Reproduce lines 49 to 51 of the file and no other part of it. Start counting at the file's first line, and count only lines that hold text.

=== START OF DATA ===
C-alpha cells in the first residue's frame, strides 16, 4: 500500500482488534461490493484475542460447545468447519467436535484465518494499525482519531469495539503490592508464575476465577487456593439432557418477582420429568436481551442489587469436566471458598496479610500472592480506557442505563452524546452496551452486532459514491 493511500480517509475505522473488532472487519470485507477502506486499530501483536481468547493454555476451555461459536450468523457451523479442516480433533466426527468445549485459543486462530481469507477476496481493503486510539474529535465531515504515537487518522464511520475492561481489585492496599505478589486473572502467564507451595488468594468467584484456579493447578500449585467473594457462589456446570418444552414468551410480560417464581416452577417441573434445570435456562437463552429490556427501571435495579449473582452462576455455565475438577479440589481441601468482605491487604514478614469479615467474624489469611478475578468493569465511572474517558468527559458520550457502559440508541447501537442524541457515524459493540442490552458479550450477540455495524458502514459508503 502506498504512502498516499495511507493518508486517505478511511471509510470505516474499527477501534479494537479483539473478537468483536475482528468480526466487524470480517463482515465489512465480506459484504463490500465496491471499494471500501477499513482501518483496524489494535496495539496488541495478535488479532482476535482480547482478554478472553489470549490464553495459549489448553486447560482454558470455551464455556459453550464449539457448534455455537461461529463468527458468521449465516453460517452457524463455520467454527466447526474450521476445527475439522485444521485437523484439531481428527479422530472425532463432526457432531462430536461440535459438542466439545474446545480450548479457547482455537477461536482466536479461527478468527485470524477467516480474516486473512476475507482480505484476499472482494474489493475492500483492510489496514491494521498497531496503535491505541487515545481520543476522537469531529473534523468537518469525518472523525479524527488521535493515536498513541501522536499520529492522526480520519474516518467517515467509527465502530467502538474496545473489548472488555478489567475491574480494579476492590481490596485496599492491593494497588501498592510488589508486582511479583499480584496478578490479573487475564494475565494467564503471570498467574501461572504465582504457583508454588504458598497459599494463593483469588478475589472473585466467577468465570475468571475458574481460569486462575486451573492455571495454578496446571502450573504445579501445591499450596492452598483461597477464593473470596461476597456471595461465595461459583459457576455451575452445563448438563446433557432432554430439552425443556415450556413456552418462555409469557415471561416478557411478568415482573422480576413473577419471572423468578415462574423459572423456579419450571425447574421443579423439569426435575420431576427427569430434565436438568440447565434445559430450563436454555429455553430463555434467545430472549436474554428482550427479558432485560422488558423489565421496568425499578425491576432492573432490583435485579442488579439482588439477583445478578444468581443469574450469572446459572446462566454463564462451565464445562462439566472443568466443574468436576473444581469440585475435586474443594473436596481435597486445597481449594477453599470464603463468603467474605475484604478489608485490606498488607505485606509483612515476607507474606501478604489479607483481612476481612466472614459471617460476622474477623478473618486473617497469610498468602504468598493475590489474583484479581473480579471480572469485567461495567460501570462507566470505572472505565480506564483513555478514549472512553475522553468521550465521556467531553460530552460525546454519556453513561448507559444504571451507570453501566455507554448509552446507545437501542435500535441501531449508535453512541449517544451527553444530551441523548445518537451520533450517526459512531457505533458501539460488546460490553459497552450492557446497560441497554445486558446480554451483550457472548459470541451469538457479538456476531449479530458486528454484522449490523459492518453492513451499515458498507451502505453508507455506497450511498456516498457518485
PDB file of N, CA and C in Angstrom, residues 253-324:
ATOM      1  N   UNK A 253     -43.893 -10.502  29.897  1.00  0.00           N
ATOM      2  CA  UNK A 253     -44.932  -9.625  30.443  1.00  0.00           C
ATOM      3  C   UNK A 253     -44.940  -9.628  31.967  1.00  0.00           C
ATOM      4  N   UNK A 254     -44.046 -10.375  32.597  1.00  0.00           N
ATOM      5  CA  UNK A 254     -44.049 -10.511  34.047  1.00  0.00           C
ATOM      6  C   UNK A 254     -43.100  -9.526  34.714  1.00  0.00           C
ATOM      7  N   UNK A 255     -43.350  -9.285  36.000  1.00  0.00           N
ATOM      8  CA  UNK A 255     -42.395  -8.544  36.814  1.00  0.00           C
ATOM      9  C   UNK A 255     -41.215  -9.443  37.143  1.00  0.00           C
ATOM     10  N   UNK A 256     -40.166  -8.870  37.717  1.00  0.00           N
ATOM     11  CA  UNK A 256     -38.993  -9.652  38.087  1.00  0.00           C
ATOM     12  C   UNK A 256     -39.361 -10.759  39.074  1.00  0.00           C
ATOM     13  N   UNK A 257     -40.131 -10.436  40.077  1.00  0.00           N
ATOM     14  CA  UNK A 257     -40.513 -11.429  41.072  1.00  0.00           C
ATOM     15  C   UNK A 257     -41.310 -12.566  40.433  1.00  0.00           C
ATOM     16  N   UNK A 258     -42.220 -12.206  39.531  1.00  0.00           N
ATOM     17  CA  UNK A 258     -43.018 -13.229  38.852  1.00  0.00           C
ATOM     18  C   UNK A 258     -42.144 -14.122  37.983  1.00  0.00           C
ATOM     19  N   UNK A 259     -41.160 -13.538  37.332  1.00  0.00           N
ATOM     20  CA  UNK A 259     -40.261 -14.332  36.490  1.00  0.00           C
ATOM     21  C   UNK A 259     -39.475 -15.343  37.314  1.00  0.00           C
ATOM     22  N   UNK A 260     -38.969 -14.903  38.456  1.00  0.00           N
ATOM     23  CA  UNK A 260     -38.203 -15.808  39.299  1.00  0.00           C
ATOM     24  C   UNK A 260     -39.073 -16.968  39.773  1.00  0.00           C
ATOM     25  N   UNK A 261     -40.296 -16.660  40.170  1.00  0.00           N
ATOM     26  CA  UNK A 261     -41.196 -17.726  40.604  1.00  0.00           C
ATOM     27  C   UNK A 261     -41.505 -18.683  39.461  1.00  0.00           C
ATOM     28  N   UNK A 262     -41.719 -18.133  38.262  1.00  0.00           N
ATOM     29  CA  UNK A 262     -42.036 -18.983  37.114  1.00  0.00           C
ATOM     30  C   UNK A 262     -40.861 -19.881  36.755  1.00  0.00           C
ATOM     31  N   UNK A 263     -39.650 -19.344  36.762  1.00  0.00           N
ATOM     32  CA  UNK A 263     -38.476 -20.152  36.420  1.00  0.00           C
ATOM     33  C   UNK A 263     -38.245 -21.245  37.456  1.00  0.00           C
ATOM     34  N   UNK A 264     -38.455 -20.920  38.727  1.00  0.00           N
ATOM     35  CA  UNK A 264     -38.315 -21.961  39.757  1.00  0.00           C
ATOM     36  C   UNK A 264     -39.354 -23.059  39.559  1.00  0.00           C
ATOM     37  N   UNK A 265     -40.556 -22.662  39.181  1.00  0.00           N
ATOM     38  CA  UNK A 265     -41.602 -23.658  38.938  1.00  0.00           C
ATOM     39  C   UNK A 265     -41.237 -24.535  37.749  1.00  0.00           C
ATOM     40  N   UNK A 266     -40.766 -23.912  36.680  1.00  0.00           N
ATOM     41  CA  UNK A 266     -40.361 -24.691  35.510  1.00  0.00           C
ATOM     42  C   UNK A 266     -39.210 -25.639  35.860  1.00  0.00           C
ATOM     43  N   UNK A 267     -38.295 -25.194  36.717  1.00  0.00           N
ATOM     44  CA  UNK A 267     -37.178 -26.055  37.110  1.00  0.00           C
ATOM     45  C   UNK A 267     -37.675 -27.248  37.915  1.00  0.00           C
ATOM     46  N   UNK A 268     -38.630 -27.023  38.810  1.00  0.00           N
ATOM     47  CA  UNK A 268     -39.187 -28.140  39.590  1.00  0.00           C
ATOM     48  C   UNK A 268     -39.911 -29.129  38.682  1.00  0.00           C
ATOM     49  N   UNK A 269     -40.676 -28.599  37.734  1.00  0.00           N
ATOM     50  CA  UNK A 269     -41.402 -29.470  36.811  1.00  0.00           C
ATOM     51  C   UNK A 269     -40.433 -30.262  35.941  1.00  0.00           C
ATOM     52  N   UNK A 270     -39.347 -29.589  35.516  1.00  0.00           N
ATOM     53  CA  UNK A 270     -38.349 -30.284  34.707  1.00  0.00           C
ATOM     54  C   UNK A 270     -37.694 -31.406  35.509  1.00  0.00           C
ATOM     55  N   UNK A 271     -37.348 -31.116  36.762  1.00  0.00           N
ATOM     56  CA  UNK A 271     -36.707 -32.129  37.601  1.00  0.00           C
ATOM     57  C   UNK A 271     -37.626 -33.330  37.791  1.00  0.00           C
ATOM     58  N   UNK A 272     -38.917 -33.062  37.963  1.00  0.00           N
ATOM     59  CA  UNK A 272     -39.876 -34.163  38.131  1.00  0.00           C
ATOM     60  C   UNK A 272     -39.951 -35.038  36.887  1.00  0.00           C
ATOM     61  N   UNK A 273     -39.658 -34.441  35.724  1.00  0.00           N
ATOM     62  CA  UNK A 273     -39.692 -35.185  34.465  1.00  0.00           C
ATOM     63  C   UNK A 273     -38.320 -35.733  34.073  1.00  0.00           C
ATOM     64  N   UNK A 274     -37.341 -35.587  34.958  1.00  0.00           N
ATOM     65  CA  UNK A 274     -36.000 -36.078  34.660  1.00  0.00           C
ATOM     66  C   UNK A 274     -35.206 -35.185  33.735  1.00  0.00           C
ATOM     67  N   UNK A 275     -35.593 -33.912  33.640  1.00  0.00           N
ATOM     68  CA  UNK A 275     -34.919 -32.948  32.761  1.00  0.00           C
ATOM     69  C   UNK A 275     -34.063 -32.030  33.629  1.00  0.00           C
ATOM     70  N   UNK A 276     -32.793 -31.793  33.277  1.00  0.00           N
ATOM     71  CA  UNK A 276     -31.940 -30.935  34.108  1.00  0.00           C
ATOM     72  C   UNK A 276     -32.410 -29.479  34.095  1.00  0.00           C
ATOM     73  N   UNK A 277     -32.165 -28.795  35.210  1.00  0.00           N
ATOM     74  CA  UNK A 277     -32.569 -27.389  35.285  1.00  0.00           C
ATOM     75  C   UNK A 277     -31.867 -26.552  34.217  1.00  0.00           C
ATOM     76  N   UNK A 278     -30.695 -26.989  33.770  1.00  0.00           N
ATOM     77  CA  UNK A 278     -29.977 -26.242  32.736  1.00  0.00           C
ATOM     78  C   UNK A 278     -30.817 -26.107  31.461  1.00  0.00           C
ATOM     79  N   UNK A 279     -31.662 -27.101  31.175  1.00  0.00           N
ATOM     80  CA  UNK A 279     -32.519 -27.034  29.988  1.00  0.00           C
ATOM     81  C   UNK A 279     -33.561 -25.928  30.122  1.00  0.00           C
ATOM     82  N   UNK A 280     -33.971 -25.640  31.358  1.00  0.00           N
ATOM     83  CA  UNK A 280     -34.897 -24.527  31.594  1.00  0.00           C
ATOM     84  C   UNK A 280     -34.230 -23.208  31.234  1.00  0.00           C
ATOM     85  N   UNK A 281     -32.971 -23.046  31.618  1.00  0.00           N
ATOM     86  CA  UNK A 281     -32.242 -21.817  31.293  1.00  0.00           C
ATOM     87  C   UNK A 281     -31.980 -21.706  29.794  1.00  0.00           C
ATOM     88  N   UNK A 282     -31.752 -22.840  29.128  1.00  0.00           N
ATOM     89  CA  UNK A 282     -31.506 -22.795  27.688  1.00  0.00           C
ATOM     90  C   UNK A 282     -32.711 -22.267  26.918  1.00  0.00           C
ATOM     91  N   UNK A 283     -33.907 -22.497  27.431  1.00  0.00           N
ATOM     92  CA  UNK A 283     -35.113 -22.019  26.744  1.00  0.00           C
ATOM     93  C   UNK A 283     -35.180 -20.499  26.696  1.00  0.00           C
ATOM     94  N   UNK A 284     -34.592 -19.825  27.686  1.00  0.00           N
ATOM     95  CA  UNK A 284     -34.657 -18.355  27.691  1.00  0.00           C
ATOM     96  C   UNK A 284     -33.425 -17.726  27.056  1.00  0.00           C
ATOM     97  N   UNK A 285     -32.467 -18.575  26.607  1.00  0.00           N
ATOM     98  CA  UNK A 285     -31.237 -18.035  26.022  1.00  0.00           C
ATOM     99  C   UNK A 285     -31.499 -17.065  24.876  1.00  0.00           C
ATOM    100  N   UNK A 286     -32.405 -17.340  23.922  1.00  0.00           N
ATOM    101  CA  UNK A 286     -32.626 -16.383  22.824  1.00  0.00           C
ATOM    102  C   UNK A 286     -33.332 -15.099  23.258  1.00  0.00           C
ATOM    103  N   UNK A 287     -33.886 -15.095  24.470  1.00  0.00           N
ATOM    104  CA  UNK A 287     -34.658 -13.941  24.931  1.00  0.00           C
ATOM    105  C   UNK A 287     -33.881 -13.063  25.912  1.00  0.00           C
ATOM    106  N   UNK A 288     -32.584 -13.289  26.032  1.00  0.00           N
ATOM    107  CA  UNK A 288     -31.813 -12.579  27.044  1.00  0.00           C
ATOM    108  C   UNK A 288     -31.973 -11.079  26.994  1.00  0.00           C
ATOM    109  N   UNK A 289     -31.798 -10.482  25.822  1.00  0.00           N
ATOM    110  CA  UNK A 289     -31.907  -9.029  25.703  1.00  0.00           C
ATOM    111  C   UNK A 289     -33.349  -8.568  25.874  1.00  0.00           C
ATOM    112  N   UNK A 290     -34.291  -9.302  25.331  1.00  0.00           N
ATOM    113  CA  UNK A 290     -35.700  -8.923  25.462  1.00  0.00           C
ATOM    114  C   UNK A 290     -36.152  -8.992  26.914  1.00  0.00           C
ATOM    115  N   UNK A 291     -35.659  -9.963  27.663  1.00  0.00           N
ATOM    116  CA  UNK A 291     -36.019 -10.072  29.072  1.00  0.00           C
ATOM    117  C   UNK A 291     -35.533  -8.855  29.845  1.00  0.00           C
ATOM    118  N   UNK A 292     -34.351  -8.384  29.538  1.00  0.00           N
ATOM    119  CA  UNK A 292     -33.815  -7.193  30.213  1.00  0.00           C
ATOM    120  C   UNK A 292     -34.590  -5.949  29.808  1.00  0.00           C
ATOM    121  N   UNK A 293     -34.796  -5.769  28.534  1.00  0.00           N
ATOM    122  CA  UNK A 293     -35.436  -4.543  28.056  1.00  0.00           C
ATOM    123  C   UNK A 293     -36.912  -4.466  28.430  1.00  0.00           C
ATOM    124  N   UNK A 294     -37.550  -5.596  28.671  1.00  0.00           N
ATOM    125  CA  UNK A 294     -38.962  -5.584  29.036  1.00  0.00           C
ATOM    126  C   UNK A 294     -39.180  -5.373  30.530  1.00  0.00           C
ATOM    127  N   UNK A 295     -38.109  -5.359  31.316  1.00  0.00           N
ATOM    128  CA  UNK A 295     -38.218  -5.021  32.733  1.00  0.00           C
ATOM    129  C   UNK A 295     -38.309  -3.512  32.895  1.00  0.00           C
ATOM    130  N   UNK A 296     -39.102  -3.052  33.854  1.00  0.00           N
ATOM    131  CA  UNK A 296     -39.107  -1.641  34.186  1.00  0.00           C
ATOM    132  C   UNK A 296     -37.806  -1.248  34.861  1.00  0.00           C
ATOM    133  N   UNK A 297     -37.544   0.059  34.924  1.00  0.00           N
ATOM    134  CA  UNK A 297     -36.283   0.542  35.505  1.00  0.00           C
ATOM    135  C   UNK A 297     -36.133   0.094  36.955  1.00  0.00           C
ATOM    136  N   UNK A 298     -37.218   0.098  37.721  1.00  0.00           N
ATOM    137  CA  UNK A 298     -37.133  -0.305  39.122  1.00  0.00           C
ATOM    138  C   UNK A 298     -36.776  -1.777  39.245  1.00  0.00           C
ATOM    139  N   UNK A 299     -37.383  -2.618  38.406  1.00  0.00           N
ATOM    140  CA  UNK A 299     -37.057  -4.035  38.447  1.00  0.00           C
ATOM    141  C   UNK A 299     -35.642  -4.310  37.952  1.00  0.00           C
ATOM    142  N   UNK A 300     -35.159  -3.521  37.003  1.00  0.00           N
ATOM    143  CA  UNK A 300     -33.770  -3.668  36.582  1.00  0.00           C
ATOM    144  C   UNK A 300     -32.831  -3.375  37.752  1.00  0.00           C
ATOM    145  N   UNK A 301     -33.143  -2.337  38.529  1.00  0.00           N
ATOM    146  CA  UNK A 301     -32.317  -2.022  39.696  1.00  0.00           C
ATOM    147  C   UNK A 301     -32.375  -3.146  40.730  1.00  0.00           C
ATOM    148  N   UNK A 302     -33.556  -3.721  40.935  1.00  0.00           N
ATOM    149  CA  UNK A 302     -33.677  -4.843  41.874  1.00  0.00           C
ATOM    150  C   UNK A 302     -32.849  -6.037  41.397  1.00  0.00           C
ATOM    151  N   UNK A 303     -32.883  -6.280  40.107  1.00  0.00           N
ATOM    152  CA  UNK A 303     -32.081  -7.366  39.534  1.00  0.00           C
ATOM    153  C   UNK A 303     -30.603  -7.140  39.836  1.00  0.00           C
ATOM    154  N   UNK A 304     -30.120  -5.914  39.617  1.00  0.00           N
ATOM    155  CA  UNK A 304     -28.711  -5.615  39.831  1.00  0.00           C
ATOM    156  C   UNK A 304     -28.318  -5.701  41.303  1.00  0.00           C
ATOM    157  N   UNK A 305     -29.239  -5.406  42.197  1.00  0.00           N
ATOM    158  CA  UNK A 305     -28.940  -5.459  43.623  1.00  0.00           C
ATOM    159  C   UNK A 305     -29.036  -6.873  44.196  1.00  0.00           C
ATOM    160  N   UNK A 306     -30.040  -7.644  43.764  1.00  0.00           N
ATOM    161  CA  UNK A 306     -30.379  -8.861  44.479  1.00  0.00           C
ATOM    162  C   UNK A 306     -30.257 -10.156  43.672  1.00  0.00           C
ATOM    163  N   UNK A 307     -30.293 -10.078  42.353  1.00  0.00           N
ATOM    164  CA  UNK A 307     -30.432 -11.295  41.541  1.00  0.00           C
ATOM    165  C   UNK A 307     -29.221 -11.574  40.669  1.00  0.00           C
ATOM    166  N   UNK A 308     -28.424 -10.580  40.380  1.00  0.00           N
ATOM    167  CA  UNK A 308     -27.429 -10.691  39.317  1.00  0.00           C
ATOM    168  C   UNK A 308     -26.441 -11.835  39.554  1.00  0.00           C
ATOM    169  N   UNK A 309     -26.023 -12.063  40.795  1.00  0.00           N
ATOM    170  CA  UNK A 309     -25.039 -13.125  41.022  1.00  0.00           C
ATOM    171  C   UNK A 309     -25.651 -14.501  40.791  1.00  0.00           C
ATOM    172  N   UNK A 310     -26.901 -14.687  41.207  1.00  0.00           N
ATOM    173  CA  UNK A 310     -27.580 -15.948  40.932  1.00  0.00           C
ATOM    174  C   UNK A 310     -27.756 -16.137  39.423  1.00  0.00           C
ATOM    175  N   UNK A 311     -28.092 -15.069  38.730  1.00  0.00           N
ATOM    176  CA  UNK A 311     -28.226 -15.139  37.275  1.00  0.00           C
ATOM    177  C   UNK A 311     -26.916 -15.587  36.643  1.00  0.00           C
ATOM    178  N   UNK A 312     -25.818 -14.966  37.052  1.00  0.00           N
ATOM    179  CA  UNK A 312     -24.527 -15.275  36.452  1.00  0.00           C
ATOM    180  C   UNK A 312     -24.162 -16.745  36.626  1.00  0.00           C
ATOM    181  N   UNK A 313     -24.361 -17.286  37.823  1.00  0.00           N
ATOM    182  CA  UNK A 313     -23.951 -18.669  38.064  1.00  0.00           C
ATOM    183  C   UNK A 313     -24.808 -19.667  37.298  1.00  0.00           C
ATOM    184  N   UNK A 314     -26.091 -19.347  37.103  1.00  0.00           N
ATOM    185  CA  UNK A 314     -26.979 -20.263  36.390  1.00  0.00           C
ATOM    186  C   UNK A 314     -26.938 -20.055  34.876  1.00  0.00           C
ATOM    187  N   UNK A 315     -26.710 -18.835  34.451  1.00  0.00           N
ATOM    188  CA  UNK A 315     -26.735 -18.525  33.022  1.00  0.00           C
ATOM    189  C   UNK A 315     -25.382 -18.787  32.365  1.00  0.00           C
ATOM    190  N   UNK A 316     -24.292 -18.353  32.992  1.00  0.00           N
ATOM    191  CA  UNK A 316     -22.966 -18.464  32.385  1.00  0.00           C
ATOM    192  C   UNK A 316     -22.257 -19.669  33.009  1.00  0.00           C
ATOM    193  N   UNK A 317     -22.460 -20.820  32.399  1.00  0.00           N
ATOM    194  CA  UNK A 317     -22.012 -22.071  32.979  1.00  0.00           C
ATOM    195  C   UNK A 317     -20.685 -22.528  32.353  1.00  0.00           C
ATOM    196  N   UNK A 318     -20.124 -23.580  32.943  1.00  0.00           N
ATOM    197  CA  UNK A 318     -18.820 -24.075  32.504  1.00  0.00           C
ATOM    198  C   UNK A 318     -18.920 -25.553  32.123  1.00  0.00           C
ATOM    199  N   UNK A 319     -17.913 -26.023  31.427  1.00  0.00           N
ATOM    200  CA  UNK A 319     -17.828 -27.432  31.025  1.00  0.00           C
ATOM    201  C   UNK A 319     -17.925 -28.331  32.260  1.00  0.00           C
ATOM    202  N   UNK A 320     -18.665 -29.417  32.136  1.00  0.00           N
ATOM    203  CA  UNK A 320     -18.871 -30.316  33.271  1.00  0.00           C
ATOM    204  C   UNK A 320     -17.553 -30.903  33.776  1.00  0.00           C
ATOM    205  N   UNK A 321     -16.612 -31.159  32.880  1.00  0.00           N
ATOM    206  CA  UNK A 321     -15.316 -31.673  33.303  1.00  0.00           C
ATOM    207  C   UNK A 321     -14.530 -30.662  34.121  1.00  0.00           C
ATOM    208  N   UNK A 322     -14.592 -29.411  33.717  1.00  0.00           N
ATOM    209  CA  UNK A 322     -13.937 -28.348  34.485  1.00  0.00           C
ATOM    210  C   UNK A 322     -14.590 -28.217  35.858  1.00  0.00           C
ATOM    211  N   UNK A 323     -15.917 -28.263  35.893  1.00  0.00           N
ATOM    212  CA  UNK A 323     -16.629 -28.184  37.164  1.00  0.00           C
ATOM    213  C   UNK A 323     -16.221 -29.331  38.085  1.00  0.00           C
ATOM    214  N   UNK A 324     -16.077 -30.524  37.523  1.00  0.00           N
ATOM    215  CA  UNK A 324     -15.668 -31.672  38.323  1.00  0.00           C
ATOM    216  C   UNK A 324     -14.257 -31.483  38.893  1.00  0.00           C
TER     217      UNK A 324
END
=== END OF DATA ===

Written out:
ATOM     47  CA  UNK A 268     -39.187 -28.140  39.590  1.00  0.00           C
ATOM     48  C   UNK A 268     -39.911 -29.129  38.682  1.00  0.00           C
ATOM     49  N   UNK A 269     -40.676 -28.599  37.734  1.00  0.00           N